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DRUG RECORD

 

CIPROFLOXACIN

OVERVIEW
Ciprofloxacin

 

Introduction

Ciprofloxacin is a second generation fluoroquinolone antibiotic that is widely used in the therapy of mild-to-moderate urinary and respiratory tract infections caused by susceptible organisms.  Ciprofloxacin has been linked to rare but convincing instances of liver injury that can be severe and even fatal.

 

Background

Ciprofloxacin (sip" roe flox' a sin) is an oral fluoroquinolone that is used to treat mild-to-moderate urinary and respiratory tract infections.  Ciprofloxacin is also used for infectious diarrhea, typhoid fever, uncomplicated gonorrhea, treatment of Neisseria meningitides nasal carriage and prophylaxis against anthrax.  Like other fluoroquinolones, ciprofloxacin is active against a wide range of aerobic gram-positive and gram-negative organisms.  The fluoroquinolones are believed to act by inhibition of type II DNA toposiomerases (gyrases) that are required for synthesis of bacterial mRNAs (transcription) and DNA replication.Ciprofloxacin was approved for use in the United States in 1990 and, currently, approximately 20 million prescriptions are filled yearly.  Ciprofloxacin is available in multiple oral formulations of 100, 250, 500 and 750 mg tablets and extended release formulations of 500 and 1000 mg tablets.  Ciprofloxacin is available generically and under several commercial names including Cipro and Proquin.  The usual dose is 250 to 500 mg every 12 hours.  Oral formulations are recommended for mild-to-moderate infections due to susceptible organisms, including urinary tract infections, sinusitis, bronchitis, skin infections, urethral and cervical infections.  Intravenous formulations are available for moderate to severe infections, including pneumonia, sinusitis, septicemia, intraabdominal and bone and joint infections, the usual dosages being 200 to 400 mg IV every 8 hours.  Oral therapy is typically continued for 7 to 10 days, but both shorter and longer courses are used.  Common side effects include gastrointestinal upset, headaches, skin rash and allergic reactions.  Less common, but more severe side effects include prolongation of the QT interval, seizures, hallucinations, tendon rupture, angioedema, Stevens Johnson syndrome and photosensitivity.

 

Hepatotoxicity

Ciprofloxacin like other fluoroquinolones is associated with a low rate (1% to 3%) of serum enzyme elevations during therapy.  These abnormalities are generally mild, asymptomatic and transient, resolving even with continuation of therapy.  More importantly, ciprofloxacin has been linked to rare, but occasionally severe and even fatal cases of acute liver injury.  The time to onset is typically short (2 days to 2 weeks) and the presentation is often abrupt with nausea, fatigue and abdominal pain, followed by dark urine and jaundice.  The pattern of serum enzyme elevations can be either hepatocellular or cholestatic; cases with the shorter times to onset usually being more hepatocellular with markedly elevated ALT levels, and occasionally with rapid worsening of prothrombin time and early signs of hepatic failure.  The onset of illness also may occur a few days after the medication is stopped.  Cases with a cholestatic pattern of enzymes may run a prolonged course, but are usually self-limiting.  Nevertheless, chronic cholestasis and vanishing bile duct syndrome have been reported with ciprofloxacin and other fluoroquinolones.  Finally, the enzyme pattern can be initially hepatocellular and then evolve during the course of illness from a hepatocellular into a mixed or cholestatic pattern.  Many (but not all) cases have had allergic manifestations with fever, rash and eosinophilia.  Autoantibodies are usually not present.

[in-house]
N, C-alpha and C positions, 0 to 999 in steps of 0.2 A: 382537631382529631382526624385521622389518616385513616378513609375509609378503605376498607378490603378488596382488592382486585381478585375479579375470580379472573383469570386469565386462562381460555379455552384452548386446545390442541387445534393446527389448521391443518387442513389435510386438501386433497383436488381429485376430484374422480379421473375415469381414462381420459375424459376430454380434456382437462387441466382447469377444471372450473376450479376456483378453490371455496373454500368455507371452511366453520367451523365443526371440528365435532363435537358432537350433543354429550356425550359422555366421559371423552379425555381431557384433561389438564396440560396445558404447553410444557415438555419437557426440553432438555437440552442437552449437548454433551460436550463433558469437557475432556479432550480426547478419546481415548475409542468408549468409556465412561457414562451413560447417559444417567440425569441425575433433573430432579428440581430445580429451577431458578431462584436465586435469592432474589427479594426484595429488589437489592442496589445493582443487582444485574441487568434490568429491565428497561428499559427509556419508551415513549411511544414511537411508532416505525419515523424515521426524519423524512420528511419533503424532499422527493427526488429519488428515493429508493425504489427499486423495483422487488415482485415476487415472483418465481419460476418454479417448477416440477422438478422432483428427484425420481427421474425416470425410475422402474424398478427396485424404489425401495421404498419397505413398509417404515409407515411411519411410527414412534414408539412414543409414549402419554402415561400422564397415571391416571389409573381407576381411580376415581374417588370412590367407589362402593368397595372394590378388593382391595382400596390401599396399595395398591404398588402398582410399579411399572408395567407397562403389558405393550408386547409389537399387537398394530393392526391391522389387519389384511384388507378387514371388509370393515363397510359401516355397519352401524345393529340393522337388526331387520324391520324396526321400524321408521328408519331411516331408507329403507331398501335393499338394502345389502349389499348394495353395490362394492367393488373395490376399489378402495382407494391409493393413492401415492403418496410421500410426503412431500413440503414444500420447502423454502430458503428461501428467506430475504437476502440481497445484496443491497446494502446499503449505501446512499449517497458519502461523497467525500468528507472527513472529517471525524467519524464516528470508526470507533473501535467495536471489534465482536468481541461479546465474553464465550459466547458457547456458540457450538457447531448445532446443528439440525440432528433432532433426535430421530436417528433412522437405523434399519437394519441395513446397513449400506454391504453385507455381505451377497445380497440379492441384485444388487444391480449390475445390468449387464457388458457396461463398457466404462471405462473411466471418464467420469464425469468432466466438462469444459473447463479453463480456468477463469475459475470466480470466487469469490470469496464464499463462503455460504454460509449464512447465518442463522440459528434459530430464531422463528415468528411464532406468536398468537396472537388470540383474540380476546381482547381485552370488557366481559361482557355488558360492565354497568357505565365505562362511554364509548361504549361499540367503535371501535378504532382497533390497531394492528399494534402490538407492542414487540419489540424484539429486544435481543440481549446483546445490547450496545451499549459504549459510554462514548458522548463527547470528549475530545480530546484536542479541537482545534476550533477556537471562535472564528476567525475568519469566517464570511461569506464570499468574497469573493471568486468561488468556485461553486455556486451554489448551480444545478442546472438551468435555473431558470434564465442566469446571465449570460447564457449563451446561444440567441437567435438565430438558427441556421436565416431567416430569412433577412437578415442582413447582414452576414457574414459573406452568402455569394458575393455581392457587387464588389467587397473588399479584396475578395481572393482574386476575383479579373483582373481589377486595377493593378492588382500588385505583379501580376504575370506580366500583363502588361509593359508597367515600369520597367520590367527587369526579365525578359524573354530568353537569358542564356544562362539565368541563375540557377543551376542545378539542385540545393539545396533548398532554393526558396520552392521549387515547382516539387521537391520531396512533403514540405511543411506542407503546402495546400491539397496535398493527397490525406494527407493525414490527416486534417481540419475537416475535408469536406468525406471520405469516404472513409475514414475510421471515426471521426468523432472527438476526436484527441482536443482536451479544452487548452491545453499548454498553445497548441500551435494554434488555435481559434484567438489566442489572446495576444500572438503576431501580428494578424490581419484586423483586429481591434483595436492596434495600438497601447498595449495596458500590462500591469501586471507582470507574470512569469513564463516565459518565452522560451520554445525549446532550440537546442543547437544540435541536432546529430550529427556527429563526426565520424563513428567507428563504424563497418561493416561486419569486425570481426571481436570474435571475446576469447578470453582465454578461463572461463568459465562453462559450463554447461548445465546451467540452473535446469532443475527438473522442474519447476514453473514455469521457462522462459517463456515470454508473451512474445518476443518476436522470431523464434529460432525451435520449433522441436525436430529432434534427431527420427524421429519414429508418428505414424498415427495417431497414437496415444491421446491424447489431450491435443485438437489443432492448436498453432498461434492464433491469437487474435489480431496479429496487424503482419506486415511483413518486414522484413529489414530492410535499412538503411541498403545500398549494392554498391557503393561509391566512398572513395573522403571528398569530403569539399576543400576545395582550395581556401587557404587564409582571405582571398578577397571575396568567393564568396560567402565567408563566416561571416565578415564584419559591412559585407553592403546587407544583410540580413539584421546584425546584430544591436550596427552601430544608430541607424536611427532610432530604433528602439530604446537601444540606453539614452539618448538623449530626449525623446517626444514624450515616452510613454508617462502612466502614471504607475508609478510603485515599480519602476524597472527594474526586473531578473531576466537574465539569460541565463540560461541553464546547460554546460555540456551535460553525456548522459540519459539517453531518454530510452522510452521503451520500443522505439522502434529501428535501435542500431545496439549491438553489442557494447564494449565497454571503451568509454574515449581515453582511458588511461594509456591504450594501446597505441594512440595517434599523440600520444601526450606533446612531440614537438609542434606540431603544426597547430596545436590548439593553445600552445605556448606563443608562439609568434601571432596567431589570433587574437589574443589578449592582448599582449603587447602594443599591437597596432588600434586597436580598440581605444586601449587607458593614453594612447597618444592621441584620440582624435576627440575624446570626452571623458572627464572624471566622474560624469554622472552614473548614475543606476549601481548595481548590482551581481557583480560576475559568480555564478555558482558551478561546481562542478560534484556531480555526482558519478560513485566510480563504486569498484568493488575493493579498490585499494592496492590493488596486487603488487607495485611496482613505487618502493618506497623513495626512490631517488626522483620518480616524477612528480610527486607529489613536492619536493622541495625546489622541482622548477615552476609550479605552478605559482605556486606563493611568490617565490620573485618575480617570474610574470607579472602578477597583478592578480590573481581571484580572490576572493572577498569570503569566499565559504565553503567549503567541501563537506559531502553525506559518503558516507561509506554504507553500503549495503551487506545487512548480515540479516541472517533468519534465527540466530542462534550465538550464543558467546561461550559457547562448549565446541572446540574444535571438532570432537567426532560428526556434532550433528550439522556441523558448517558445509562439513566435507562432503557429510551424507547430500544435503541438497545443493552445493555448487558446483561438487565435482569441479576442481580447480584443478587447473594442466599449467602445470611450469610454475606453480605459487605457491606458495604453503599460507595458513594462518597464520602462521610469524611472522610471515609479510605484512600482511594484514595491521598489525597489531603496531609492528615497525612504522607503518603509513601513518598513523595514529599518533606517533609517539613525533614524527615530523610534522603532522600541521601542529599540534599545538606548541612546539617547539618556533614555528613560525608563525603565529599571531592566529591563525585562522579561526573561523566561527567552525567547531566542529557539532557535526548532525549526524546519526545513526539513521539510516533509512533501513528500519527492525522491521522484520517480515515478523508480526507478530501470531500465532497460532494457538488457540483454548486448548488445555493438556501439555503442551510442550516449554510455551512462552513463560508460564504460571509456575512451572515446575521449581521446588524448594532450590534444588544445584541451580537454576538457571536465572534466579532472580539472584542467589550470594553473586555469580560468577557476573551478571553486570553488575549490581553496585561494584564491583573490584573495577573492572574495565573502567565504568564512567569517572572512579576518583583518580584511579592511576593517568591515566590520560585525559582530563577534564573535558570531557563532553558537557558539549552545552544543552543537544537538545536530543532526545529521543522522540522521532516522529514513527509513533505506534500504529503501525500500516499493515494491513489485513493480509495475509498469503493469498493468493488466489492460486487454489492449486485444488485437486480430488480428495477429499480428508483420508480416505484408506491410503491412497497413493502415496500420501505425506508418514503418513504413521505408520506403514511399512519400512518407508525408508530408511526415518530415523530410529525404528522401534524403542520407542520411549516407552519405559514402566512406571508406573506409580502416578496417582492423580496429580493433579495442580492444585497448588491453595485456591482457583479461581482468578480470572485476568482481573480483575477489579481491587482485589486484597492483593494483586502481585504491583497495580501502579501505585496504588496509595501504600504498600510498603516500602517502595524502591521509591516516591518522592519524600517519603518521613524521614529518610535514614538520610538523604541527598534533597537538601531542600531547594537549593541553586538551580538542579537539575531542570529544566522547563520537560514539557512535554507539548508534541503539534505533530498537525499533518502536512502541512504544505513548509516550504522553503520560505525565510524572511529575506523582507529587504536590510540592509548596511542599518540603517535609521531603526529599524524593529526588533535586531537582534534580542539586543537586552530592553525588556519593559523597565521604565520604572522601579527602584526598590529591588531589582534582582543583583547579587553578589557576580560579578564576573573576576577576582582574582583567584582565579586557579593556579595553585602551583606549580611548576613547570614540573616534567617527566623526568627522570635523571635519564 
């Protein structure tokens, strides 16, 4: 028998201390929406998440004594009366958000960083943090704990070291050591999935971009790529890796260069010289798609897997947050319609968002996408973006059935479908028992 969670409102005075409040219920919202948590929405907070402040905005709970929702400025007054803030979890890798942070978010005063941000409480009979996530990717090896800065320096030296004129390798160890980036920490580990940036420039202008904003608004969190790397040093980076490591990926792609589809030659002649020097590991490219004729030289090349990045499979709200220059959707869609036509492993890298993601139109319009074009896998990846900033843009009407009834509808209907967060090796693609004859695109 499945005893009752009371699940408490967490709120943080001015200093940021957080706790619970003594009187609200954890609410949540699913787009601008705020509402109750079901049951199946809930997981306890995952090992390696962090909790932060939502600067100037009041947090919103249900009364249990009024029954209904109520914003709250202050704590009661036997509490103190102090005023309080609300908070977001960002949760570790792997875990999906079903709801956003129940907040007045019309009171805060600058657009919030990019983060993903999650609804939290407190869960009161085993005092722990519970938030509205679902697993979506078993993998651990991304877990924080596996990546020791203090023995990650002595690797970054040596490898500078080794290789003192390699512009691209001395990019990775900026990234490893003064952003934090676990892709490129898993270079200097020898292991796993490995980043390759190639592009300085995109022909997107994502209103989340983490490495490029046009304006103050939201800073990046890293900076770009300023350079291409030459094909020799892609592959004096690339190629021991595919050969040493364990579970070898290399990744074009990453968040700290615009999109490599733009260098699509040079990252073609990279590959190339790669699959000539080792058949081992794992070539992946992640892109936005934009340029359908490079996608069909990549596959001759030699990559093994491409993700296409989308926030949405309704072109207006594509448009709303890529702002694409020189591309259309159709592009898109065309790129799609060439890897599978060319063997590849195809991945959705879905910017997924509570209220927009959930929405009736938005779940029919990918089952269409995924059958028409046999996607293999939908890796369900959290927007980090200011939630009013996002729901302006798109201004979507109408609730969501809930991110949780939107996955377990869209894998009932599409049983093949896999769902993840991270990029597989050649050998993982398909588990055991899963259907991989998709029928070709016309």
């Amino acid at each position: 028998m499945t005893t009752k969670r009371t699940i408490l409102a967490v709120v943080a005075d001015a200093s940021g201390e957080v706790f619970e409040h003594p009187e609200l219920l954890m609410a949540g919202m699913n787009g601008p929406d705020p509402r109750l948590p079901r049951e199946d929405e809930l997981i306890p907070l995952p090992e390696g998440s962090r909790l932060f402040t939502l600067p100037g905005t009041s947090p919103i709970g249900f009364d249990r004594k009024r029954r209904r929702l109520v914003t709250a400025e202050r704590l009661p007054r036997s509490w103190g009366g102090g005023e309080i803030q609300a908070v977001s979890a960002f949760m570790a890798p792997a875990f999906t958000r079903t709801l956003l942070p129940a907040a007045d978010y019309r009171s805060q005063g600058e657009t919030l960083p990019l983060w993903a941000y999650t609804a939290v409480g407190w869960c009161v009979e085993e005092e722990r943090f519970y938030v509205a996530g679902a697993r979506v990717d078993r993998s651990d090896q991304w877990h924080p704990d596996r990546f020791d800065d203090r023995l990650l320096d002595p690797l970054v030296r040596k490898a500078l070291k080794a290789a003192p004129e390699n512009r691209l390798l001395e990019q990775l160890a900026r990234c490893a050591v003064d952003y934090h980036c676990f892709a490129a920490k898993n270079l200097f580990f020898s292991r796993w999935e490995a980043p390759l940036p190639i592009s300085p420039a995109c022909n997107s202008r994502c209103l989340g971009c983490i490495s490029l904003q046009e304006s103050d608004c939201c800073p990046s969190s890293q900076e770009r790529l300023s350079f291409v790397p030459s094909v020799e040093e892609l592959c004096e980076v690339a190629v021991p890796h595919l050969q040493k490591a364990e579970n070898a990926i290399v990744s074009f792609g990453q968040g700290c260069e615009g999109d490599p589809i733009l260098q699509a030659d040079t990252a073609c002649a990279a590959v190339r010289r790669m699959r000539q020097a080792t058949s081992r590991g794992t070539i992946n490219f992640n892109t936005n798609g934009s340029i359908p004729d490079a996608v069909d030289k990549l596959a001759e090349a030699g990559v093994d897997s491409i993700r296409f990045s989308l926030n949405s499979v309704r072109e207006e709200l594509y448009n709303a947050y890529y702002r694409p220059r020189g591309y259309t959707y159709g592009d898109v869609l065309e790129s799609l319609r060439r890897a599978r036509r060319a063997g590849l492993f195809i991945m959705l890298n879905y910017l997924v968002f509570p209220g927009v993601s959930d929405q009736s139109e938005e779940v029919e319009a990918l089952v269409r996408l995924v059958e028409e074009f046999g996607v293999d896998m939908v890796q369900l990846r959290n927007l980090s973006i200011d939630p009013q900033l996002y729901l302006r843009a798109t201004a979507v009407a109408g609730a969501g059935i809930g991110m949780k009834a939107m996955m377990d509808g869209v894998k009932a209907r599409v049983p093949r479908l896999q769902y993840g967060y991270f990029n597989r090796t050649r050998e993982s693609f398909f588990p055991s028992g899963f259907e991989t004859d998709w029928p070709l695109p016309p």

Likelihood score: B (likely cause of clinically apparent liver injury).

 

Mechanism of Injury

The mechanism of ciprofloxacin hepatotoxicity is suspected to be hypersensitivity.  Rechallenge leads to recurrence with a shorter time to onset and more severe course and should be avoided.

 

Outcome and Management

Severity ranges from mild and transient serum enzyme elevations to a self-limited hepatitis, to prolonged cholestatic hepatitis to a fulminant hepatic failure.  If not fatal during the acute phase, complete recovery is expected after stopping the drug and is usually rapid (2 to 4 weeks) depending upon the severity and degree of cholestasis.  Some instances of cholestatic liver injury from ciprofloxacin have resulted in vanishing bile duct syndrome. Corticosteroids have been used with variable degrees of success.  Cross reactivity of the hepatic injury between different fluoroquinolones has been demonstrated in a small number of cases, but should be assumed based upon the similarity of clinical patterns of injury and latency.  Thus, patients should be advised to avoid further exposure to the fluoroquinolones.

 

Drug Class:  Antiinfective Agents

 

Other Drugs in the Subclass, Fluoroquinolones:  Gemifloxacin, Levofloxacin, Moxifloxacin, Norfloxacin, Ofloxacin

 

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CASE REPORTS
Ciprofloxacin

 

Case 1.  Cholestatic hepatitis due to ciprofloxacin therapy.

[Modified from:  Sherman O, Beizer JL. Possible ciprofloxacin-induced acute cholestatic jaundice. Ann Pharmacother 1994; 28: 1162-4. PubMed Citation]